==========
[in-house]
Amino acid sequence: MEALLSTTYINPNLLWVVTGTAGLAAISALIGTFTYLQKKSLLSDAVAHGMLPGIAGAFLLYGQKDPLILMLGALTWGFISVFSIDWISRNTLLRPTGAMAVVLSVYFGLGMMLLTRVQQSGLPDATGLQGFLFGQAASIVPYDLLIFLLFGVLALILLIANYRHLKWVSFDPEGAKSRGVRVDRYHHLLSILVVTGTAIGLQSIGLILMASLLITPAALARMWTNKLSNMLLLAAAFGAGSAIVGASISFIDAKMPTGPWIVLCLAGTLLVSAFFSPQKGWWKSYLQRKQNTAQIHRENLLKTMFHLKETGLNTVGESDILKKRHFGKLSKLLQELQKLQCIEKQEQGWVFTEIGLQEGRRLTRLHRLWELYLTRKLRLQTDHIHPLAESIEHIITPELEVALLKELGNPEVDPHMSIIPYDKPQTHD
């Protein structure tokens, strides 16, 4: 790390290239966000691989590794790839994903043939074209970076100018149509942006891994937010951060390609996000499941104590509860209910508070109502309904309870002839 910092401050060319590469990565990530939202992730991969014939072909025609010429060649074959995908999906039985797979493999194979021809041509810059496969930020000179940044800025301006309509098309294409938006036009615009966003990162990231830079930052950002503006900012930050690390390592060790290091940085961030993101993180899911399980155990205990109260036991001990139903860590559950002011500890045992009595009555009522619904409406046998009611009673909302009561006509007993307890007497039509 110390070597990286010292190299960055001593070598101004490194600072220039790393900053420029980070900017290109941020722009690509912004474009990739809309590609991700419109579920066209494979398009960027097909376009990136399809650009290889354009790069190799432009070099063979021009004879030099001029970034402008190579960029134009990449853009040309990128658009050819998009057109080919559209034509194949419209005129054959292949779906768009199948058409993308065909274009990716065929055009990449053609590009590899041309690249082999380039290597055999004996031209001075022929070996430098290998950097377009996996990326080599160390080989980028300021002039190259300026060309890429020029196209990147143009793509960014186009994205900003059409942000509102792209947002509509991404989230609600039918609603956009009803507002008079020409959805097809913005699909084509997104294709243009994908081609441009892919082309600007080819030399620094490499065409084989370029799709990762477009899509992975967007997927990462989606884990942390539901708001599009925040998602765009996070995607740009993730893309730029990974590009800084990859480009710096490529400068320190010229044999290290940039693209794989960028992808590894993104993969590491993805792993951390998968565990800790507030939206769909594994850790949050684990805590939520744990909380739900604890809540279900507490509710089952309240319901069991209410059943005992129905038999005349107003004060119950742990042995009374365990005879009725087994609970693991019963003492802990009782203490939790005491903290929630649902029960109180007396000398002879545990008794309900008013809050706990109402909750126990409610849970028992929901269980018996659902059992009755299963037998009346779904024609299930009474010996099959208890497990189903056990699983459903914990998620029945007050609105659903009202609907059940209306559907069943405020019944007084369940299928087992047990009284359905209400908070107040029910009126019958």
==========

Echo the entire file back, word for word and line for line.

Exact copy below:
[in-house]
Amino acid sequence: MEALLSTTYINPNLLWVVTGTAGLAAISALIGTFTYLQKKSLLSDAVAHGMLPGIAGAFLLYGQKDPLILMLGALTWGFISVFSIDWISRNTLLRPTGAMAVVLSVYFGLGMMLLTRVQQSGLPDATGLQGFLFGQAASIVPYDLLIFLLFGVLALILLIANYRHLKWVSFDPEGAKSRGVRVDRYHHLLSILVVTGTAIGLQSIGLILMASLLITPAALARMWTNKLSNMLLLAAAFGAGSAIVGASISFIDAKMPTGPWIVLCLAGTLLVSAFFSPQKGWWKSYLQRKQNTAQIHRENLLKTMFHLKETGLNTVGESDILKKRHFGKLSKLLQELQKLQCIEKQEQGWVFTEIGLQEGRRLTRLHRLWELYLTRKLRLQTDHIHPLAESIEHIITPELEVALLKELGNPEVDPHMSIIPYDKPQTHD
């Protein structure tokens, strides 16, 4: 790390290239966000691989590794790839994903043939074209970076100018149509942006891994937010951060390609996000499941104590509860209910508070109502309904309870002839 910092401050060319590469990565990530939202992730991969014939072909025609010429060649074959995908999906039985797979493999194979021809041509810059496969930020000179940044800025301006309509098309294409938006036009615009966003990162990231830079930052950002503006900012930050690390390592060790290091940085961030993101993180899911399980155990205990109260036991001990139903860590559950002011500890045992009595009555009522619904409406046998009611009673909302009561006509007993307890007497039509 110390070597990286010292190299960055001593070598101004490194600072220039790393900053420029980070900017290109941020722009690509912004474009990739809309590609991700419109579920066209494979398009960027097909376009990136399809650009290889354009790069190799432009070099063979021009004879030099001029970034402008190579960029134009990449853009040309990128658009050819998009057109080919559209034509194949419209005129054959292949779906768009199948058409993308065909274009990716065929055009990449053609590009590899041309690249082999380039290597055999004996031209001075022929070996430098290998950097377009996996990326080599160390080989980028300021002039190259300026060309890429020029196209990147143009793509960014186009994205900003059409942000509102792209947002509509991404989230609600039918609603956009009803507002008079020409959805097809913005699909084509997104294709243009994908081609441009892919082309600007080819030399620094490499065409084989370029799709990762477009899509992975967007997927990462989606884990942390539901708001599009925040998602765009996070995607740009993730893309730029990974590009800084990859480009710096490529400068320190010229044999290290940039693209794989960028992808590894993104993969590491993805792993951390998968565990800790507030939206769909594994850790949050684990805590939520744990909380739900604890809540279900507490509710089952309240319901069991209410059943005992129905038999005349107003004060119950742990042995009374365990005879009725087994609970693991019963003492802990009782203490939790005491903290929630649902029960109180007396000398002879545990008794309900008013809050706990109402909750126990409610849970028992929901269980018996659902059992009755299963037998009346779904024609299930009474010996099959208890497990189903056990699983459903914990998620029945007050609105659903009202609907059940209306559907069943405020019944007084369940299928087992047990009284359905209400908070107040029910009126019958």